I’ve been working on-and-off on a website showcasing Roxie. In case you didn’t notice she photographs well.

Stef took a look at my work today and said it looked awful. She was right. She was brutally honest. Maybe just plain honest would have been enough.

I started fooling around again with the ‘skinning’ of the site. Most websites separate content from layout. As you redesign you keep the words and just change how they’re displayed.

This time I showed Helaine.

“Too sterile.” Not her exact words, but close.

More playing will follow. Designing websites is fun for me, but not without obvious artistic challenges. How do you find the right mix of open space/images/text? How do you make a static webpage look like fun at first sight? How do you hide the fact that the web demands rectangular layouts?

Stef also asked why I was doing this in the first place? I think money can be made on blogs—though surely not this one you’re reading which grossed $1.04 so far today (an exceptionally good day judging by recent history).

Maybe a sharply focused, dog oriented blog is worth something if it can attract a crowd? And, of course, you don’t have to strike it rich with one blog when you can easily run many.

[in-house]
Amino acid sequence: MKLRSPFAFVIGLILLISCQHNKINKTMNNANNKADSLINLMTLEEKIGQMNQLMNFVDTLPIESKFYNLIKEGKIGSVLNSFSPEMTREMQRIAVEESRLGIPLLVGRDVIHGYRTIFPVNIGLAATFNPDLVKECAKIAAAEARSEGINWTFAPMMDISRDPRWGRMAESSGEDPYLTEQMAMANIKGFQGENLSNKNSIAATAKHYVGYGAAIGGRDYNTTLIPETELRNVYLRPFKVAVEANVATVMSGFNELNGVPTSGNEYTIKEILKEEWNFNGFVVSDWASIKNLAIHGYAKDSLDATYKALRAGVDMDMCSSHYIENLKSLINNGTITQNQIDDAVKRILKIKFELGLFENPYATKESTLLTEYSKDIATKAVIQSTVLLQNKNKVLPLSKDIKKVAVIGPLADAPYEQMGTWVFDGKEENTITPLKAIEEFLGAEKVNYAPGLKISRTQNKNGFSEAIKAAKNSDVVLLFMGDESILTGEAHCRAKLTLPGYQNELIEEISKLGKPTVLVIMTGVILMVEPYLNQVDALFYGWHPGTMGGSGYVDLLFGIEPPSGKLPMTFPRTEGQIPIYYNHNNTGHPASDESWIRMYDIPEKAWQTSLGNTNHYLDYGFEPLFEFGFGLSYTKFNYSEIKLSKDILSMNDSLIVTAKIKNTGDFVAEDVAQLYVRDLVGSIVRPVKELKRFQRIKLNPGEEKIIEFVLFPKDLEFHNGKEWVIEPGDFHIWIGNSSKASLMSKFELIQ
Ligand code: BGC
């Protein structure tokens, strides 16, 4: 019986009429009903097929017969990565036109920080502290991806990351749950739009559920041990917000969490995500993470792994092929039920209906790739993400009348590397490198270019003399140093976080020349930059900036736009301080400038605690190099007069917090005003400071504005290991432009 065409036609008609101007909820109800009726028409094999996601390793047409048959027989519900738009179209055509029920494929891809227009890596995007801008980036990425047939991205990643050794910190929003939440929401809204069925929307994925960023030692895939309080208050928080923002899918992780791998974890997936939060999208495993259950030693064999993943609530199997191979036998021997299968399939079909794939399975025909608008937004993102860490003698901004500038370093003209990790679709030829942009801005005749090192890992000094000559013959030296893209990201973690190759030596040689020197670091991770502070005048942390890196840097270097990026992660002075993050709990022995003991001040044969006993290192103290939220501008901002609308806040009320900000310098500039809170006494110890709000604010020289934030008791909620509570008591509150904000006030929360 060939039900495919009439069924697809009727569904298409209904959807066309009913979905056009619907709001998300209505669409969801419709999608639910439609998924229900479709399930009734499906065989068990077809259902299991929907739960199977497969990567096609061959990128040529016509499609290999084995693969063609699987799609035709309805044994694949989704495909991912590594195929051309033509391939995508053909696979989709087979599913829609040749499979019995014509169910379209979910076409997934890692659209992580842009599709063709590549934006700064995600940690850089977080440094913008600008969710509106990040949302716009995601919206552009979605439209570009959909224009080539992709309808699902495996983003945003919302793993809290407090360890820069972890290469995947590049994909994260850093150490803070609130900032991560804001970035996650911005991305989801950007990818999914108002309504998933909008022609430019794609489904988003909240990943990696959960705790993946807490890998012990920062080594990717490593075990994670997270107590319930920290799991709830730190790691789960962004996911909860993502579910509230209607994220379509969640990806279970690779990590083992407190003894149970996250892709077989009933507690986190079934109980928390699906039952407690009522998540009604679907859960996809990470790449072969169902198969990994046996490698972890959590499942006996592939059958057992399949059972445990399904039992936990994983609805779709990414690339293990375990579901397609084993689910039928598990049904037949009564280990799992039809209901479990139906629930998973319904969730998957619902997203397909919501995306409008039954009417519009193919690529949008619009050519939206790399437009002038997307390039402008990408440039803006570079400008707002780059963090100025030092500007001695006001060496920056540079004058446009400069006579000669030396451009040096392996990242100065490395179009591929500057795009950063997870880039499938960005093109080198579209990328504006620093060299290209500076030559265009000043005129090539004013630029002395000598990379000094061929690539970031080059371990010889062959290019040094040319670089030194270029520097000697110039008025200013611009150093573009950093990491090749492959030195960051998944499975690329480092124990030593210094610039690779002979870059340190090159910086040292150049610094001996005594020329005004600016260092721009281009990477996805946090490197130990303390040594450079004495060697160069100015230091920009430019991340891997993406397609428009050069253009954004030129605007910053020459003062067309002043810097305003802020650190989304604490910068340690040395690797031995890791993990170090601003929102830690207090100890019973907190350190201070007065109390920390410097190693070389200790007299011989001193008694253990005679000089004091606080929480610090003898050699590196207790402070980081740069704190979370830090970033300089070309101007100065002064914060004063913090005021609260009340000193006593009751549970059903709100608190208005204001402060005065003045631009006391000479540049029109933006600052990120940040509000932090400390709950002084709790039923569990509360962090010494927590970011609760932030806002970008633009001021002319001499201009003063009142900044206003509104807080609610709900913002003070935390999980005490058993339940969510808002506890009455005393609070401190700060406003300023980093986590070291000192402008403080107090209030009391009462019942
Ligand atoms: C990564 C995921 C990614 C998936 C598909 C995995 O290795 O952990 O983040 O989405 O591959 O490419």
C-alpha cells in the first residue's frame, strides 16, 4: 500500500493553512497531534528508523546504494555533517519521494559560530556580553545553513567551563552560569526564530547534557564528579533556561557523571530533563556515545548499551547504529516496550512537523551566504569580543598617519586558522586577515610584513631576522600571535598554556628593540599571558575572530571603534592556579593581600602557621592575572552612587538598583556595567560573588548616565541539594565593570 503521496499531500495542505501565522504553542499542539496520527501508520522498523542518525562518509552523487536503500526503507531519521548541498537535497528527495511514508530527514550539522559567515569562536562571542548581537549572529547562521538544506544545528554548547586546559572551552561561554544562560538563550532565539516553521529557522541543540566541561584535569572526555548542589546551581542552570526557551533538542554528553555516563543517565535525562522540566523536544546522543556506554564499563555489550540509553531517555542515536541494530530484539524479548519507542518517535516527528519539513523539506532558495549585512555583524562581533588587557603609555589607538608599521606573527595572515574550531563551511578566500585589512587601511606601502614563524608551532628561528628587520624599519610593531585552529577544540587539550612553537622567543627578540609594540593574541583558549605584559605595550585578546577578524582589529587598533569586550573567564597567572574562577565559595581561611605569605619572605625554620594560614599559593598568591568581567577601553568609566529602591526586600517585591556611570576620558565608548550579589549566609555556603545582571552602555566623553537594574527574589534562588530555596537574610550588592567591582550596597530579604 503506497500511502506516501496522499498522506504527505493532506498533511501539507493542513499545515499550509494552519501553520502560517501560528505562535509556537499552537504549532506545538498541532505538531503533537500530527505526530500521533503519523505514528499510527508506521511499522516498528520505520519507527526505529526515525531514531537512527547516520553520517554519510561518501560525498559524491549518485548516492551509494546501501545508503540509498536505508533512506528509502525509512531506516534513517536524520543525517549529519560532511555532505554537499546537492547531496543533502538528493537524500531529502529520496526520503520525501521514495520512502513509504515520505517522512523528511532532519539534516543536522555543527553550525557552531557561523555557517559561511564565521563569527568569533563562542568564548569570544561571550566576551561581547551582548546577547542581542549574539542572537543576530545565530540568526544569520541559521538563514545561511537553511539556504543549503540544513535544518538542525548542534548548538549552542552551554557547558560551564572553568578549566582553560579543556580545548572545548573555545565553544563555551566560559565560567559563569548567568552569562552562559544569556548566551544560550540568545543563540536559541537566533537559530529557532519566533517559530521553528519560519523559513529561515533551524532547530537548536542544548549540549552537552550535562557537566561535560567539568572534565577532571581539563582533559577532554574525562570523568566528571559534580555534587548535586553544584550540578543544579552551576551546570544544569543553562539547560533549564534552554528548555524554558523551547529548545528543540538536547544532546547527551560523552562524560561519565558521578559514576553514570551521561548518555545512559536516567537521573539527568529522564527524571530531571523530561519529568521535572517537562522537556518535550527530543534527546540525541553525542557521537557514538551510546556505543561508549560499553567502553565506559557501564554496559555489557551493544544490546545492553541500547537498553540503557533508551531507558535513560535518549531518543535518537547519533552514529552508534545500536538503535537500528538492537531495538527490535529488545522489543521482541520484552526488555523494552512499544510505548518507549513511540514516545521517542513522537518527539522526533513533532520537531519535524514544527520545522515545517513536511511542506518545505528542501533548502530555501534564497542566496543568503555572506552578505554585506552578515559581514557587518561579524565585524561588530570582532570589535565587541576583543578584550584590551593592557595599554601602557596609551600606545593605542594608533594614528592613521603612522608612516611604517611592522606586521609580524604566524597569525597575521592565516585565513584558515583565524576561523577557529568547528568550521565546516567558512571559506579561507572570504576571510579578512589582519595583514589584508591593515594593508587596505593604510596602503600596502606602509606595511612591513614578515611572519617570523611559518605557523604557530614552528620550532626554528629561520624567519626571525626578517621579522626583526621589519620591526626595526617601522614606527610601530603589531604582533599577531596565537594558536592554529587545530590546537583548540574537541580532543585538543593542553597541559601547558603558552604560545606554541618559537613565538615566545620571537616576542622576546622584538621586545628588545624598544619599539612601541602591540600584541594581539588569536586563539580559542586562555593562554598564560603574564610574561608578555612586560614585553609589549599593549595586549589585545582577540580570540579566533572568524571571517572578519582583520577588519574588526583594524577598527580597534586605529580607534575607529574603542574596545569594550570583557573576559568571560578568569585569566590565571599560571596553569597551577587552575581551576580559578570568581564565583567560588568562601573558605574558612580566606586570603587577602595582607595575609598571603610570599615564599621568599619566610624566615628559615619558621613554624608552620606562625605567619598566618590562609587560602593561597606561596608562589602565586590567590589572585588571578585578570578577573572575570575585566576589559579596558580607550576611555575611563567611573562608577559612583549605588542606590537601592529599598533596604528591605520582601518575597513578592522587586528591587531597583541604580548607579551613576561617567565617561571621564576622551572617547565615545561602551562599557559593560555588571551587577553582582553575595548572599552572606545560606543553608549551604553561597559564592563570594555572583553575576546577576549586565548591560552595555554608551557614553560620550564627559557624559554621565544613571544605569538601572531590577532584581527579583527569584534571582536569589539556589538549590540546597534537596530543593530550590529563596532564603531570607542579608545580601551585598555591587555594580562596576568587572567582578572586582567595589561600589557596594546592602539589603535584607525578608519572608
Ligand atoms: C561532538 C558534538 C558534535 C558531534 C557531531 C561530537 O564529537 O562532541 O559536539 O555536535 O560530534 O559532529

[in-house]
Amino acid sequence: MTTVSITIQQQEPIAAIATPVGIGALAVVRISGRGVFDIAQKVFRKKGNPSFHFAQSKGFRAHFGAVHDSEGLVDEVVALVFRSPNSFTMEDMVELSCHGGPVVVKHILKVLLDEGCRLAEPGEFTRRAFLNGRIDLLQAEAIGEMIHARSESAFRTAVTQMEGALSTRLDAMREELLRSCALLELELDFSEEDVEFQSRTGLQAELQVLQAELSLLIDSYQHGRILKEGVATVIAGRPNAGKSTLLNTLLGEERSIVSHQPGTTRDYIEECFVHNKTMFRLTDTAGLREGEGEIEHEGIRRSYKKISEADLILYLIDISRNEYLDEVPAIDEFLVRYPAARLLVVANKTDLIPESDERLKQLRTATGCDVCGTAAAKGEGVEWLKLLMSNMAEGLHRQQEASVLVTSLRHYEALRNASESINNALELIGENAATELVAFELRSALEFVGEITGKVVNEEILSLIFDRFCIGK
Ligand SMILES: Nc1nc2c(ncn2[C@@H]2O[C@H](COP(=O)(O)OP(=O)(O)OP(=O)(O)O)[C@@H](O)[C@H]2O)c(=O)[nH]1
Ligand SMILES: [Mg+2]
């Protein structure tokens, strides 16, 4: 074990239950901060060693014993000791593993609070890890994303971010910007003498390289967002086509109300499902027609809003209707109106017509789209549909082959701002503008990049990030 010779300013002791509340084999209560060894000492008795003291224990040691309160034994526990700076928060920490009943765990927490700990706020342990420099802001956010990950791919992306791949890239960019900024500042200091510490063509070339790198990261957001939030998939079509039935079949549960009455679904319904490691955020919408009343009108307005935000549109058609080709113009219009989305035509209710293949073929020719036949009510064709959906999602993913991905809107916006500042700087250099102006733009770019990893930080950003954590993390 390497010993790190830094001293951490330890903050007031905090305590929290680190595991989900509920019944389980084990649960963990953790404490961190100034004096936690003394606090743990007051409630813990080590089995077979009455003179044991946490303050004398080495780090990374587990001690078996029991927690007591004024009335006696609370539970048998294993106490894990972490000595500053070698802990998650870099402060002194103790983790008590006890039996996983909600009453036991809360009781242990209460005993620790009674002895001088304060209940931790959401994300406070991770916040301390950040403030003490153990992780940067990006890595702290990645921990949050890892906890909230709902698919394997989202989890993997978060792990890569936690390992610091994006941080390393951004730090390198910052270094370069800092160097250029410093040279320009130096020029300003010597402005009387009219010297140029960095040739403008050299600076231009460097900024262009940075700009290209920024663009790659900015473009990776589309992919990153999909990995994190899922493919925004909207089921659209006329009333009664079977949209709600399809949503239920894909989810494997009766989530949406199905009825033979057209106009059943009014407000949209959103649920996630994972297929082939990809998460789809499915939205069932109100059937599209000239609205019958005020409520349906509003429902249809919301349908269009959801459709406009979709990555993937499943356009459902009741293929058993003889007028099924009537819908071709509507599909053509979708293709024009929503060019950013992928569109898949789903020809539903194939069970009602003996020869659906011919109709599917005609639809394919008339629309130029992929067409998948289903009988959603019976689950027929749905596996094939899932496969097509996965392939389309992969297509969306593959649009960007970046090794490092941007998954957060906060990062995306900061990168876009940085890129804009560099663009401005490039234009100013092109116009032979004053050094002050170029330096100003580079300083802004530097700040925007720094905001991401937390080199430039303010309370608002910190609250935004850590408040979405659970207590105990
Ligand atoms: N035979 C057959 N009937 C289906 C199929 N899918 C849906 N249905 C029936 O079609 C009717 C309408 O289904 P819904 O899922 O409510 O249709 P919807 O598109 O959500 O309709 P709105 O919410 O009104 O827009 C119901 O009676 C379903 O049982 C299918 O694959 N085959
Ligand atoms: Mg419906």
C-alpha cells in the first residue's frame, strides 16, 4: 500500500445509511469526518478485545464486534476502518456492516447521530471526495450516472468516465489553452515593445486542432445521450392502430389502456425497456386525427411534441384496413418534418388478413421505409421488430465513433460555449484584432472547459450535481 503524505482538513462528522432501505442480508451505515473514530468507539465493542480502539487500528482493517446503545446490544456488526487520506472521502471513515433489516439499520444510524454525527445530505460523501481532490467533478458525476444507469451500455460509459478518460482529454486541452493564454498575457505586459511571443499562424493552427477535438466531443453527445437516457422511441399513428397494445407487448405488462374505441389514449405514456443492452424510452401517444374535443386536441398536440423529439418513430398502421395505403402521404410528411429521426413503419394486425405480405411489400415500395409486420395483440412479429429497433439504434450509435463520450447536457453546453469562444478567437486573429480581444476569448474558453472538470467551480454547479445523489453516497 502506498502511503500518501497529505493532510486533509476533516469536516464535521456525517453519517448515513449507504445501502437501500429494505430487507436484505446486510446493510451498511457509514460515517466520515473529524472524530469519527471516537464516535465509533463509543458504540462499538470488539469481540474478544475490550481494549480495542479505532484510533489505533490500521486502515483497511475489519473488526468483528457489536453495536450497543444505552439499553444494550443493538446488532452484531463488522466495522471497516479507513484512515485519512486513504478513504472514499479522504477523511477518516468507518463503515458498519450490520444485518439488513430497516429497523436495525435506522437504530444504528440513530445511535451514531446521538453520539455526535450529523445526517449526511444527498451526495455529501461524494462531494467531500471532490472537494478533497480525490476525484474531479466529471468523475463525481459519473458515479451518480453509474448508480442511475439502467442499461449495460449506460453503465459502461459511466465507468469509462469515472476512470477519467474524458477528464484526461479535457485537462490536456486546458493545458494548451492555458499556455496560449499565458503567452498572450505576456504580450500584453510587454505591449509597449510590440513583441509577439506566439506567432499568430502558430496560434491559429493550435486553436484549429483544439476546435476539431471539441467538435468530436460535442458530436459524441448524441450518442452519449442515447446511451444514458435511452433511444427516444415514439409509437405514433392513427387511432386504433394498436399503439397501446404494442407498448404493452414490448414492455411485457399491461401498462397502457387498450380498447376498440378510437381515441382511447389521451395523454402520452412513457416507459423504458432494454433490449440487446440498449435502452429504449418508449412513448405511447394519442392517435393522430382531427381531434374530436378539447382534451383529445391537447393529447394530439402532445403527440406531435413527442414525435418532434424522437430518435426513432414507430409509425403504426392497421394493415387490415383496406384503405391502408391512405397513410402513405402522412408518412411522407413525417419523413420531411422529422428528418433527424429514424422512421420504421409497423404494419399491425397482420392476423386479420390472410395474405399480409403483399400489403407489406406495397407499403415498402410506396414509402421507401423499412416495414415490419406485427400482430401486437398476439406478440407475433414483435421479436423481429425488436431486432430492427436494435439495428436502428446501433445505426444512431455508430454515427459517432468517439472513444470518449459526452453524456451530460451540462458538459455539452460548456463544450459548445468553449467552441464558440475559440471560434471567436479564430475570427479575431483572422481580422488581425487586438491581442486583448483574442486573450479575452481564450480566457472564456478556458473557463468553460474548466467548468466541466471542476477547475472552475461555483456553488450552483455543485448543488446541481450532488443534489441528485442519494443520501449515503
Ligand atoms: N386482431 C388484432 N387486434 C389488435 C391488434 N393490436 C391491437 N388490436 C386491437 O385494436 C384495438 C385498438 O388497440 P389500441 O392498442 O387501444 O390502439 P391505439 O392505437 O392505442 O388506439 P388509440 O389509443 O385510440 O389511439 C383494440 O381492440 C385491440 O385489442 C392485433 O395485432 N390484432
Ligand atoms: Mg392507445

From The New York Times: Lisa Sugar began blogging about celebrity gossip in her spare time four years ago. Now she and her husband, Brian, have a little media empire called, sensibly enough, Sugar Inc., with 12 blogs, 11 million readers a month and advertisers like Chanel and Sony.

The dream of quitting the day job and making a living from blog revenue has proved to be far-fetched for most bloggers. But a few entrepreneurs, like the Sugars, have found success in blog networks.

For every success story like the Sugar’s there are thousands of sites with limited reach and earnings potential. How can you know which you are if you don’t try?

The Times Dodges My Cancellation Bullet Again

Friday, May 29th, 2009

nytlogo379x64.gifI am slutty for The New York Times. I can’t say whether it’s gotten better or worse with time. Today it’s the finest newspaper in the United States. No one comes close.

The writing is pretty good and no one matches the breadth or depth of coverage. Their reporter’s byline is on a story I’m reading about troubles at Petrobras, Brazil’s oil company. The story is datelined “Rio De Janeiro.”